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prebend

[preb-uh nd]
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noun
  1. a stipend allotted from the revenues of a cathedral or a collegiate church to a canon or member of the chapter.
  2. the land yielding such a stipend.
  3. a prebendary.
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Origin of prebend

1375–1425; late Middle English prebende < Medieval Latin prēbenda, variant of praebenda prebend, Late Latin: allowance, neuter plural gerundive of Latin prae(hi)bēre to offer, furnish, equivalent to prae- pre- + -hibēre, combining form of habēre to have, hold
Related formspre·ben·dal [pri-ben-dl, preb-uh n-] /prɪˈbɛn dl, ˈprɛb ən-/, adjective
Dictionary.com Unabridged Based on the Random House Unabridged Dictionary, © Random House, Inc. 2018

Examples from the Web for prebend

Historical Examples

  • But such a prebend was difficult to get and patrons were uncertain and often disappointing.

    Erasmus and the Age of Reformation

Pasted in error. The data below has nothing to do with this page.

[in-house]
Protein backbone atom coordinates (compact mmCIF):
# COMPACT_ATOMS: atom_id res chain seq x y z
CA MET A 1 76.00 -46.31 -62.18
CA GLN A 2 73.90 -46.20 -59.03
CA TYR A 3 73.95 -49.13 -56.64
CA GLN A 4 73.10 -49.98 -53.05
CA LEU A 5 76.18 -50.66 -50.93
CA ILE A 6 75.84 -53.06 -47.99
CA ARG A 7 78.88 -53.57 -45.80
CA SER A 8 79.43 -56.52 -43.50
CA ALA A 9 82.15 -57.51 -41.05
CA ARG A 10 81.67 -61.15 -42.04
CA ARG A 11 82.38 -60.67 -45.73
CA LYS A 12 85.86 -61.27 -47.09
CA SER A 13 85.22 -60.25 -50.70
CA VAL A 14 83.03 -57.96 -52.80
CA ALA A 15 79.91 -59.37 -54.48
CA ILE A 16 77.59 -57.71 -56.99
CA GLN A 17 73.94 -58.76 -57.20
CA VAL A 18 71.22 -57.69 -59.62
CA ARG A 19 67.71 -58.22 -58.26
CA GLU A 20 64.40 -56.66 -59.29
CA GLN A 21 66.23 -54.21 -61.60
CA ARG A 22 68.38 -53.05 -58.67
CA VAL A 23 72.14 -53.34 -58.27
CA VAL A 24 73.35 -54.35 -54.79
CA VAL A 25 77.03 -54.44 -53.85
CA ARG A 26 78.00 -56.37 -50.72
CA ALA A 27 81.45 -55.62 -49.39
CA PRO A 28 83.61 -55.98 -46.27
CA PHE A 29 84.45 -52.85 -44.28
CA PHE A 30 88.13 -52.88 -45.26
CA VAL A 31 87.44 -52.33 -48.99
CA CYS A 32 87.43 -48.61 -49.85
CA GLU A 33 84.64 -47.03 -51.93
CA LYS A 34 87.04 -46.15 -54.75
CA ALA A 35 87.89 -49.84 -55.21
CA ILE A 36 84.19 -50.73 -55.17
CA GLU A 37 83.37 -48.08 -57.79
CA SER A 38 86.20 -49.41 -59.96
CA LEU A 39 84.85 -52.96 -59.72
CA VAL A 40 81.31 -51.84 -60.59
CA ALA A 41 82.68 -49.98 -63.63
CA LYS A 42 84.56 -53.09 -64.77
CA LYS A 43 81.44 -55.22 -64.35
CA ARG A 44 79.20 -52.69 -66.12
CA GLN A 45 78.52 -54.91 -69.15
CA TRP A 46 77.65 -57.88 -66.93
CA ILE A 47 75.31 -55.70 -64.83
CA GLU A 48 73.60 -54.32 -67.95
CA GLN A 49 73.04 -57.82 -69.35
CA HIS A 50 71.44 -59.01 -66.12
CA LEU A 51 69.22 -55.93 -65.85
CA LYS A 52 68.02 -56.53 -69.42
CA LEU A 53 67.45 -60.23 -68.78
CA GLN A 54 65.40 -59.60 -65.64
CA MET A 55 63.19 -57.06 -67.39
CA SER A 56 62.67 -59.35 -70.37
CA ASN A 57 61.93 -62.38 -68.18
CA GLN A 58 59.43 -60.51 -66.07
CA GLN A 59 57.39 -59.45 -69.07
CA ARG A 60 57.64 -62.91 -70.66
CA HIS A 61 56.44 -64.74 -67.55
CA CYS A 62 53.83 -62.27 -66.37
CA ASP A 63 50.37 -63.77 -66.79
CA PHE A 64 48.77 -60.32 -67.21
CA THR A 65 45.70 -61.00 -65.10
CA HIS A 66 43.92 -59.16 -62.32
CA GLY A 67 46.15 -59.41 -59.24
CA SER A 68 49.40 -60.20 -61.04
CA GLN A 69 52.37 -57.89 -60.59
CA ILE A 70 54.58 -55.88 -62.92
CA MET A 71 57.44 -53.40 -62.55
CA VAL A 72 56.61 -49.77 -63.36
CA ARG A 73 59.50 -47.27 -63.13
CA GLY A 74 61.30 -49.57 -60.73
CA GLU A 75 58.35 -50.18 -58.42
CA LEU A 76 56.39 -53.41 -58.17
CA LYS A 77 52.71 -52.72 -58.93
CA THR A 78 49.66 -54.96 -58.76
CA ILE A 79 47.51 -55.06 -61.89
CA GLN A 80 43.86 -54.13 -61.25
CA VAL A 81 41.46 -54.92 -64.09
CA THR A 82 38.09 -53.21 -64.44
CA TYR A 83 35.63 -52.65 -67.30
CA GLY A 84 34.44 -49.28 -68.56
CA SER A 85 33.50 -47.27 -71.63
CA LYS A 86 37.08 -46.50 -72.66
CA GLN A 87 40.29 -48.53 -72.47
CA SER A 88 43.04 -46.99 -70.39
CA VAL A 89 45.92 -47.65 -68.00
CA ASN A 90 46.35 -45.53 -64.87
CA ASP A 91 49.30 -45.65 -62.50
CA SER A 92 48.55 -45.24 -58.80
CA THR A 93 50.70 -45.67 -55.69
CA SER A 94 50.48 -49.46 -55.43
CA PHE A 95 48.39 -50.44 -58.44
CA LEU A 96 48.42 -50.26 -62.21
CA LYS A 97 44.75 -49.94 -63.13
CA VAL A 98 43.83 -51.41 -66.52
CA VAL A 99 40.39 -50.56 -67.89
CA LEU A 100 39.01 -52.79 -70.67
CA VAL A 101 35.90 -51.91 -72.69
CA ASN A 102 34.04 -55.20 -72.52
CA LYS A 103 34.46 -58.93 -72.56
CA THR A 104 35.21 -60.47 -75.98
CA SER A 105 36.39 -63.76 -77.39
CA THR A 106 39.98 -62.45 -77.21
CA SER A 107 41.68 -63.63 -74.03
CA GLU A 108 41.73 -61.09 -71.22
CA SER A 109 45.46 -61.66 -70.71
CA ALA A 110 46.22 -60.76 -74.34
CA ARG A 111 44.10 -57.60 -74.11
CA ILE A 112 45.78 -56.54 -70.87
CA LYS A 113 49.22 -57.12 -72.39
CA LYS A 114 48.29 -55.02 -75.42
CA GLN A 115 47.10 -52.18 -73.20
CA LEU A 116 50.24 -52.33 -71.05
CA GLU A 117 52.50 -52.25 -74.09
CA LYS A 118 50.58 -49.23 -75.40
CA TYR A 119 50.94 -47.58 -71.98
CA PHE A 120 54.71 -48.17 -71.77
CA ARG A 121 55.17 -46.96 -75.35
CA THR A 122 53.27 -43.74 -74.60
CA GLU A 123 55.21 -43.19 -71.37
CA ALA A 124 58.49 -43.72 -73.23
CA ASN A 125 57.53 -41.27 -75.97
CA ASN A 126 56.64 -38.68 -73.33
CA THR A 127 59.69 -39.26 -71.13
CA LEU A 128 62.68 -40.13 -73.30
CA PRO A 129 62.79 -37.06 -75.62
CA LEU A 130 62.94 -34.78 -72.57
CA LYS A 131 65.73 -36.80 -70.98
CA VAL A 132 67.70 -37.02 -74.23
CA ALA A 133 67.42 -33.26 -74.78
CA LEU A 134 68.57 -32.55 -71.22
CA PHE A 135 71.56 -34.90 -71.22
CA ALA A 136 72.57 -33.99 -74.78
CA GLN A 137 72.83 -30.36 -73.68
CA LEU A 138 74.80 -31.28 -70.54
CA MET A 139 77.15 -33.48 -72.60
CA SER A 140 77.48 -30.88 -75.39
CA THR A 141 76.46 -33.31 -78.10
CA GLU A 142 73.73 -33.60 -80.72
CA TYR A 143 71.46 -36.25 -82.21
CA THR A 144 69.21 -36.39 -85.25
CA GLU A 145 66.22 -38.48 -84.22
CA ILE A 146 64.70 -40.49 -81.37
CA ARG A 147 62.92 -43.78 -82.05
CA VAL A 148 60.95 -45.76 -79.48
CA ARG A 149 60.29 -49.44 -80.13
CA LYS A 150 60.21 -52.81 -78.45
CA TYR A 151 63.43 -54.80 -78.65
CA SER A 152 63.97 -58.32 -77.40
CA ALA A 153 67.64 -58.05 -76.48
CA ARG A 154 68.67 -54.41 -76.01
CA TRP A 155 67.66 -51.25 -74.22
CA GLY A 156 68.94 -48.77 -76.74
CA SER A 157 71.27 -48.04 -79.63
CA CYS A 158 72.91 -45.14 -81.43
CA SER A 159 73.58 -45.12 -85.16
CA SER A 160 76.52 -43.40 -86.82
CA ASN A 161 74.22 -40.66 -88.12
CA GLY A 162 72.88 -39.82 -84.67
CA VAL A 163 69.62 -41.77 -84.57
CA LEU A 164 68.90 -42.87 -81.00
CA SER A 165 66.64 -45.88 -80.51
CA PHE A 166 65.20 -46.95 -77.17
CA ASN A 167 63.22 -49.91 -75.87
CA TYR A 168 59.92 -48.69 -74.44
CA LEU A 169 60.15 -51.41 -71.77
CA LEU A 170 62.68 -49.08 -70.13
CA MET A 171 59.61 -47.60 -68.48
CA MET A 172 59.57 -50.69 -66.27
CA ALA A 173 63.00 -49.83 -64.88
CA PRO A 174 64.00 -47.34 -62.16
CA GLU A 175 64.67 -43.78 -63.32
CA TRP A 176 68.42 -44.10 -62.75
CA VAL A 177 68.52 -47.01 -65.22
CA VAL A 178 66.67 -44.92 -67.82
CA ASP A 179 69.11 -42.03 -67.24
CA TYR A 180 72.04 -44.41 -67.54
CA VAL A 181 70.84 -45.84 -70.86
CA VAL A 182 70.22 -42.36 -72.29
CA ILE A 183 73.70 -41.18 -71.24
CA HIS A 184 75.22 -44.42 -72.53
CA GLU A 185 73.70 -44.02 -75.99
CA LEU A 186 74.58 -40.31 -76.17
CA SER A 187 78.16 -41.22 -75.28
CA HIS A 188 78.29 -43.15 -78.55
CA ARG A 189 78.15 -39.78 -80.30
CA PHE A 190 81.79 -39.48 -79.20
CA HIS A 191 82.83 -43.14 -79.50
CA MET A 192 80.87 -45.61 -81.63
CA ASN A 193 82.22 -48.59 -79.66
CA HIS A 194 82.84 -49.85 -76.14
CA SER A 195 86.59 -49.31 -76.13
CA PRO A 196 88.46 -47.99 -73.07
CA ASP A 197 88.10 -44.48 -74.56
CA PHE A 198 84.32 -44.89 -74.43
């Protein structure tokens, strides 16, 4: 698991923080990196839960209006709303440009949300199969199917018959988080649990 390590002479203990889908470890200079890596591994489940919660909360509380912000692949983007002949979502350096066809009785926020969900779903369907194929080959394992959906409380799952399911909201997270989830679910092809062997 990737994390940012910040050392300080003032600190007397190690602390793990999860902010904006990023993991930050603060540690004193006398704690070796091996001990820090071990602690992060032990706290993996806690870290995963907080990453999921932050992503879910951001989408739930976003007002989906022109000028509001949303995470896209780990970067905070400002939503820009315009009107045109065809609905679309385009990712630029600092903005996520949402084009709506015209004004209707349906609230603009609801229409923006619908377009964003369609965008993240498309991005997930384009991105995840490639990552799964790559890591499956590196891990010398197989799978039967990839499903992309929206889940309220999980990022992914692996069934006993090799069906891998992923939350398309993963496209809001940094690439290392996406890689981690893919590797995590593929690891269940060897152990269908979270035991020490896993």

Johan Huizinga

  • And as for the prebend, after what has passed, of course you must accept it.

    Framley Parsonage

    Anthony Trollope

  • The prebend of Stanwick was worth about twice as much as any other.

  • He held the prebend of Barnby, in the diocese of York, in 1338.

  • In 1550 he was presented to a prebend in the Church of Canterbury.


British Dictionary definitions for prebend

prebend

noun
  1. the stipend assigned by a cathedral or collegiate church to a canon or member of the chapter
  2. the land, tithe, or other source of such a stipend
  3. a less common word for prebendary
  4. Church of England the office, formerly with an endowment, of a prebendary
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Derived Formsprebendal (prɪˈbɛndəl), adjective

Word Origin

C15: from Old French prébende, from Medieval Latin praebenda pension, stipend, from Latin praebēre to offer, supply, from prae forth + habēre to have, offer
Collins English Dictionary - Complete & Unabridged 2012 Digital Edition © William Collins Sons & Co. Ltd. 1979, 1986 © HarperCollins Publishers 1998, 2000, 2003, 2005, 2006, 2007, 2009, 2012

Word Origin and History for prebend

n.

early 15c., from Old French prebende, earlier provende (12c.) and directly from Medieval Latin prebenda "allowance," from Late Latin praebenda "allowance, pension" (see provender). Related: Prebendary.

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Online Etymology Dictionary, © 2010 Douglas Harper